In the wilderness you are the kind of lost where you don’t even see a road—any road—that leads anywhere.
You are the kind of lost where you might wander for forty years and end up just a few miles from where you started.
And we know that the bewilderment Jesus experiences in the desert is not simply due to the sparse landscape. The temptations of the devil also disorient him.
This story is pretty familiar to those who have been involved with church for very long. We generally read it every year around this time. Listen to the very beginning of the story again: “Jesus, full of the Holy Spirit, returned from the Jordan and was led by the Spirit in the wilderness, where for forty days he was tempted by the devil.”
I generally imagine the story as Jesus in the wilderness for, say, thirty-nine days or so and then the devil pops in on the last day to throw out the temptations. But actually, we are told, Jesus was tempted—tested–by the devil for the entire forty days. Exhausting. Bewildering.
To realize just how bewildering, we need to throw out our images of a little red man with pointy ears and a pitchfork. For first century listeners, the devil was the tempter, the tester, the stumbling block. Theologian N.T. Wright suggests that the story “does not envisage Jesus engaged in conversation with a visible figure to whom he could talk as one to another: the devil’s voice appears as a string of natural ideas in his own head. They are plausible, attractive, and make, as we would say, a lot of sense.”
Of course if a demonic creature is leading you around the desert telling you to do things, it isn’t going to take a lot of spiritual savvy to figure out that whatever he suggests is a bad idea.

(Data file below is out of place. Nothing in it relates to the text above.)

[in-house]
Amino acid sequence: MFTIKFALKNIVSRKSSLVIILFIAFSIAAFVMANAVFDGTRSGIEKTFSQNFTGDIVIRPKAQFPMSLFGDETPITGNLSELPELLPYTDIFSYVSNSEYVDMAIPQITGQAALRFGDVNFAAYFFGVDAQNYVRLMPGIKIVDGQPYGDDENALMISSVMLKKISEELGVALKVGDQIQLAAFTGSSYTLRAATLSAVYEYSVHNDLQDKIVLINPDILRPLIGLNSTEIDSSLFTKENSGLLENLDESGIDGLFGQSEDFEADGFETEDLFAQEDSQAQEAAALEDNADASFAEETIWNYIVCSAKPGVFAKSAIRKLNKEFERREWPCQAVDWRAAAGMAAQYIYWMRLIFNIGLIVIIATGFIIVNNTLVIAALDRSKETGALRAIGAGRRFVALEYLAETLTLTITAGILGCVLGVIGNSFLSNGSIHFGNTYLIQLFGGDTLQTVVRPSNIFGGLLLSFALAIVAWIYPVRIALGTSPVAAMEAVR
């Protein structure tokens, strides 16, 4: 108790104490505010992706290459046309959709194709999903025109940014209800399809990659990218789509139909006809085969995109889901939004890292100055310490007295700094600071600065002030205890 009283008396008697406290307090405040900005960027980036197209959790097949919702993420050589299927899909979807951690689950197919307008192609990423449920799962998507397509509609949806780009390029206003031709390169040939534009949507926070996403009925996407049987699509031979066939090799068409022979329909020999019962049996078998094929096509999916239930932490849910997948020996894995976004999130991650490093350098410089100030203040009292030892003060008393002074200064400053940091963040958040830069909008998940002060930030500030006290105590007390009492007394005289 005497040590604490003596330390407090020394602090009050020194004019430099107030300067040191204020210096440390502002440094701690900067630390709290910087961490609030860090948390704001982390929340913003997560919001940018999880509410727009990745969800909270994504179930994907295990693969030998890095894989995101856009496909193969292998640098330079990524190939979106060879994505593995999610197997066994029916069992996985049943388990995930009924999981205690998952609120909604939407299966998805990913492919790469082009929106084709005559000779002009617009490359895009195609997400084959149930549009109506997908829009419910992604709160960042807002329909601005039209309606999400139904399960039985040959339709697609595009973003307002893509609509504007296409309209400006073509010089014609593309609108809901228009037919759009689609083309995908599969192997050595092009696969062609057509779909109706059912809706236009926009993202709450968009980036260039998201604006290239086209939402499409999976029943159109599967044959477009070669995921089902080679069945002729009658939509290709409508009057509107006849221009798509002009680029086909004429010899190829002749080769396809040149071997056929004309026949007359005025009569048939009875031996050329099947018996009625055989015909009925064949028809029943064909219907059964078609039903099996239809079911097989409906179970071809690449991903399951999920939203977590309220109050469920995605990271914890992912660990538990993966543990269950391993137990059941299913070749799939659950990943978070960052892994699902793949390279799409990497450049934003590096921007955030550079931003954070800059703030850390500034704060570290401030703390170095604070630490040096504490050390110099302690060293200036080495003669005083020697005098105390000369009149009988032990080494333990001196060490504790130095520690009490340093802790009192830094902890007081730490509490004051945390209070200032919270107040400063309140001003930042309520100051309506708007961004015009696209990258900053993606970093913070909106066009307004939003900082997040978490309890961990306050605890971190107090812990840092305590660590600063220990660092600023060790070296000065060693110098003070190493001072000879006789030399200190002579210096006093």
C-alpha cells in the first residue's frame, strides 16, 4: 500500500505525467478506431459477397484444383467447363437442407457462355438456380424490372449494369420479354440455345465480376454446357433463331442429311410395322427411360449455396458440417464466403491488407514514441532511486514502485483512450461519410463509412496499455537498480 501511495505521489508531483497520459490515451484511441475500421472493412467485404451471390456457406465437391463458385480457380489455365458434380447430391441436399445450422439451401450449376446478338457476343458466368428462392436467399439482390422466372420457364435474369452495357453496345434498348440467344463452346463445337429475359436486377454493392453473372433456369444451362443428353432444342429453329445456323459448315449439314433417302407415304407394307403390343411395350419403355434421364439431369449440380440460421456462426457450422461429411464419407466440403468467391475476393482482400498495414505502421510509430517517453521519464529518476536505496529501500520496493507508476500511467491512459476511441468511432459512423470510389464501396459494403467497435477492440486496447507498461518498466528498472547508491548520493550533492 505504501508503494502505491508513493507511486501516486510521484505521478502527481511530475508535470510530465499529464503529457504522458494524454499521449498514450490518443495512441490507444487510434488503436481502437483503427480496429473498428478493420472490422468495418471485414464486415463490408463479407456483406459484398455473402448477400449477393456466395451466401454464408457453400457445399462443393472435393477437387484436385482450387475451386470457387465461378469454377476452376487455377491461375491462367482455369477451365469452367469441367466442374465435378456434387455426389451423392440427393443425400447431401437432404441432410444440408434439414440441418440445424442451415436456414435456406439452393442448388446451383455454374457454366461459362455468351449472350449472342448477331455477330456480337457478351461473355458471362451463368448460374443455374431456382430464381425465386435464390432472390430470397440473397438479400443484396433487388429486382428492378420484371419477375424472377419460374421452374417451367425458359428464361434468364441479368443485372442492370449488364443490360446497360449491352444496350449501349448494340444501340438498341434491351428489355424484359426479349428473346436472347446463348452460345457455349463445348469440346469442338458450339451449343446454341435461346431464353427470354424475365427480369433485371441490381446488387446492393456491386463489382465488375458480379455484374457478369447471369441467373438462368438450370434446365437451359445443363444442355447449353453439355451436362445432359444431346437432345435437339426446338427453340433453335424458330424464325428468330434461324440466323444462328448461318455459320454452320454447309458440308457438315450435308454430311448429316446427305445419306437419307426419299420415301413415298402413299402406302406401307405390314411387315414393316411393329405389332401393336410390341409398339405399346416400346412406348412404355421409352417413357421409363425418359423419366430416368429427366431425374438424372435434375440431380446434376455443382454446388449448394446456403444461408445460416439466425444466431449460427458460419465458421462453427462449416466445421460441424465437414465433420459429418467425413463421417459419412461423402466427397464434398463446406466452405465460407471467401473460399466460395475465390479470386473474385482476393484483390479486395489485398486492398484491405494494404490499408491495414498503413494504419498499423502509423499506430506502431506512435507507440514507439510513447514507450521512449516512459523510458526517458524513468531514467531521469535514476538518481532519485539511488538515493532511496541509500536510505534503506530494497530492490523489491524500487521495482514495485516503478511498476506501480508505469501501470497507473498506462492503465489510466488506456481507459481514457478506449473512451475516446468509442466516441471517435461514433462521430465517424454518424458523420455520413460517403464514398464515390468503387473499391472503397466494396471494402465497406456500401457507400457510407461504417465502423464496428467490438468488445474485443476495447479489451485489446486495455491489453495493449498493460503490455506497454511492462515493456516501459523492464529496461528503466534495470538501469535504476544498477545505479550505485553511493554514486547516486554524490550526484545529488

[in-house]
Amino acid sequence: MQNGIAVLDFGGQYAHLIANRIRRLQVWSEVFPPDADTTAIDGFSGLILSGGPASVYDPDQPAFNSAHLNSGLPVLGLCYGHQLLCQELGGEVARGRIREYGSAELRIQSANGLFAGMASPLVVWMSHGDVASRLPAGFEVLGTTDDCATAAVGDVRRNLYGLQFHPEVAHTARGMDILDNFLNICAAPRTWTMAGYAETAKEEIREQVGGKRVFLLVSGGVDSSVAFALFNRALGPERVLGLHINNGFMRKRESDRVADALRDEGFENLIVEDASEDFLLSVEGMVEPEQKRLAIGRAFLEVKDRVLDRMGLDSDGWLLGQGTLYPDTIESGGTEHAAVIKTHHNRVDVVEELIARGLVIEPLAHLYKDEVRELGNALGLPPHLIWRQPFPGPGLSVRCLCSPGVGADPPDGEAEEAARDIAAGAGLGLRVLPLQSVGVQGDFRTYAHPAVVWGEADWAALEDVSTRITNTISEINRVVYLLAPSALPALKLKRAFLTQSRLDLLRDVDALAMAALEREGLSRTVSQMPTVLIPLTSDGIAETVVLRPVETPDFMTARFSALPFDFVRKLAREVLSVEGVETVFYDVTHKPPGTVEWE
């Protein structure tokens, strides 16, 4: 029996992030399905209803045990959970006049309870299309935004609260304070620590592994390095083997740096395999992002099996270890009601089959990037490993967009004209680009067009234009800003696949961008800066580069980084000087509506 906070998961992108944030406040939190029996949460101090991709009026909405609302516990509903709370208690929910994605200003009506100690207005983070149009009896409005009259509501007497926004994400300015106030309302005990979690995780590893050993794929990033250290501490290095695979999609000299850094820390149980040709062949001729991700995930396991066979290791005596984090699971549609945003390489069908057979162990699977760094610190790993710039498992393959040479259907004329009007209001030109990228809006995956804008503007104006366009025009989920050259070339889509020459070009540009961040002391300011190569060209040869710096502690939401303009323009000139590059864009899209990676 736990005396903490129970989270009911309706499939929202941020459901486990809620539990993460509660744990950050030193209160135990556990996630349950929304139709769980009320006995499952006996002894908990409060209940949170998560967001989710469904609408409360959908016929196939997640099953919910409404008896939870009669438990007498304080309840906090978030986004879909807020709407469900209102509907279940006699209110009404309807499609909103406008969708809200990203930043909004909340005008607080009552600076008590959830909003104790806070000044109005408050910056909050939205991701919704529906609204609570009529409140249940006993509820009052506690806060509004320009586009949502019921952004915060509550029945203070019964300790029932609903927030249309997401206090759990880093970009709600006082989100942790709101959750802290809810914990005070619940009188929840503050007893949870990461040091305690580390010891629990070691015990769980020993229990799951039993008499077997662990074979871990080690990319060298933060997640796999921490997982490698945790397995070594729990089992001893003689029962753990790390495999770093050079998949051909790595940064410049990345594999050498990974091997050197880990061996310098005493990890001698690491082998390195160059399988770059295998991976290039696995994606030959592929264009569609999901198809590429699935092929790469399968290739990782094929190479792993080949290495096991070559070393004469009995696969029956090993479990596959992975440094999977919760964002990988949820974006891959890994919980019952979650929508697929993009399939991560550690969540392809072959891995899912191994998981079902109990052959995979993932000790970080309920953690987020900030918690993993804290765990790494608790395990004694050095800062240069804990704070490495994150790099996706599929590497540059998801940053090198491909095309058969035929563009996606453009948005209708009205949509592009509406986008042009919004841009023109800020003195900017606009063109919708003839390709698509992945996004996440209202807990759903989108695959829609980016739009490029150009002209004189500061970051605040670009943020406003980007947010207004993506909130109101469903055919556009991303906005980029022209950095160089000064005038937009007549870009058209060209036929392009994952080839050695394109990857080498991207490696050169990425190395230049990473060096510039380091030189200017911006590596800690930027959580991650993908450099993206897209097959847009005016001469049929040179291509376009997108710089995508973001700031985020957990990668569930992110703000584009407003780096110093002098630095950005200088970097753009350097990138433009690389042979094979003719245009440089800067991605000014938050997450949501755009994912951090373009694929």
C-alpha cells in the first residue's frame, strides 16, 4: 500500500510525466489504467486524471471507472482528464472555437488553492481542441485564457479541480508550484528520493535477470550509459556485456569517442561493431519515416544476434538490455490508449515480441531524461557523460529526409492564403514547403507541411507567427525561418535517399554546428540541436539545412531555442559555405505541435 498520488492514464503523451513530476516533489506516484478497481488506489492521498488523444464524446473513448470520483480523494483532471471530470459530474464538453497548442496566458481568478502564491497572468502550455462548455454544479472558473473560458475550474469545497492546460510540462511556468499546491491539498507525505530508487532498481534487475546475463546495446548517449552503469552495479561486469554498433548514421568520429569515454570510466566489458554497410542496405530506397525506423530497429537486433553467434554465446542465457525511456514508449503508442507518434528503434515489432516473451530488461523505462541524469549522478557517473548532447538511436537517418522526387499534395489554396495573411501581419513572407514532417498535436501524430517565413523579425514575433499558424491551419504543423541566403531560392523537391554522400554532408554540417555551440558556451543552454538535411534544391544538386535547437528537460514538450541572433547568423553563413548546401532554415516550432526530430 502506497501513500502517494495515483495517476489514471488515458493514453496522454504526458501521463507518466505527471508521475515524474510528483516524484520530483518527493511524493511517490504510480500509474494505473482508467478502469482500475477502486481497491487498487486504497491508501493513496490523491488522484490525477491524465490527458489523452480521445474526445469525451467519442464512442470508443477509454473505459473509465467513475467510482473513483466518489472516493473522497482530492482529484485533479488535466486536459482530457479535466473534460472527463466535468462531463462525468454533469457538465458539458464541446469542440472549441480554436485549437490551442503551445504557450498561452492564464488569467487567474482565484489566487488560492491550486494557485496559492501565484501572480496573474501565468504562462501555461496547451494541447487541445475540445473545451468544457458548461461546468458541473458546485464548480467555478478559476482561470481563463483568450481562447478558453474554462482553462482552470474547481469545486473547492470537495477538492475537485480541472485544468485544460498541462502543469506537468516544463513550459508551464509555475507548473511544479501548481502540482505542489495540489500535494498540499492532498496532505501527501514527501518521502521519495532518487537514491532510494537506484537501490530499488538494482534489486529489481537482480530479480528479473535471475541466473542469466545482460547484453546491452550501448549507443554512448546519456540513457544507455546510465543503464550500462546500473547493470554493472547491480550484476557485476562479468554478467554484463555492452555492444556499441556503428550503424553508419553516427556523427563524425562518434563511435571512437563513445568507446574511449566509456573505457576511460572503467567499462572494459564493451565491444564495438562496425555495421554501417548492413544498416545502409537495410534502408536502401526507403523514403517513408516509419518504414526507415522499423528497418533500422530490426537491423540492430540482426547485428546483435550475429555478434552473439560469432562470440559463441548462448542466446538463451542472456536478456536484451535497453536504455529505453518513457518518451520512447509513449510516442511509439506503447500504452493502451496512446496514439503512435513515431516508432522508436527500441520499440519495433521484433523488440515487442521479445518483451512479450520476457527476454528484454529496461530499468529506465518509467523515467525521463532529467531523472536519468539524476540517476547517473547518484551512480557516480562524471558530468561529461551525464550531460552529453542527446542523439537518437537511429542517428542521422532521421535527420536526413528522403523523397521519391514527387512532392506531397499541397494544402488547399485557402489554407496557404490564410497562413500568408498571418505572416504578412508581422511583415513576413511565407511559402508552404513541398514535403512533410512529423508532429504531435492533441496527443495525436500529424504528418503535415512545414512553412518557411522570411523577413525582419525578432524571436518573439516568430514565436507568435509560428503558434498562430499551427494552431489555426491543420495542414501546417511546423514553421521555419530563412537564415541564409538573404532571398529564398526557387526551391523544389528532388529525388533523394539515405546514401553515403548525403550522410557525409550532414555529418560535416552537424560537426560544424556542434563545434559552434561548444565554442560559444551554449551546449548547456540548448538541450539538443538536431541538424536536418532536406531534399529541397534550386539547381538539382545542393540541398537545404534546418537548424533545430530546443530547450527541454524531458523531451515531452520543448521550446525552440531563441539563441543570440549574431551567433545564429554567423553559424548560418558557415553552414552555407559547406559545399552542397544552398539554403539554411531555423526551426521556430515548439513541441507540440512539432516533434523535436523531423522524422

But what if, as Wright suggests, the tempter, the tester, is your own internal conscious? Your own doubts and ego and fatigue chattering and chattering away in your mind. And what if that voice you hear—whoever it belongs to—makes a lot of sense?
That is why the temptations are truly tempting. That is why we become disoriented, bewildered. Because the voices come to us from trusted sources. And what they say has merit.
Maybe your wilderness is not a barren wasteland of loss. Maybe, instead, your wilderness is cluttered with good ideas, exciting possibilities, gentle nudges in so many directions that you never get more than a few steps down any one path before you decide you really should go back and try the other, equally appealing, road.
Maybe what disorients you isn’t necessarily the lack of physical landmarks, but the chaos of the lists of pros and cons that stream through your mind every time you try to make a decision.
Should I turn the stones into bread? I am hungry. But it’s not time yet for miracles. But I am hungry. And no one will see me. And what’s one less stone in this wilderness. But . . .
Should I grab for the power? Pretty egotistical, don’t you think? Yea, but look what Rome is doing with the power. I would do better than that. I could lighten the tax burdens and lessen the violence. But power corrupts. But . . .
Should I let the angels catch me? Forty days without food—oh so easy to just close my eyes and sway out into the open air. But I can’t. That’s not the way it’s done. But I’m so tired . . . and they would catch me, wouldn’t they?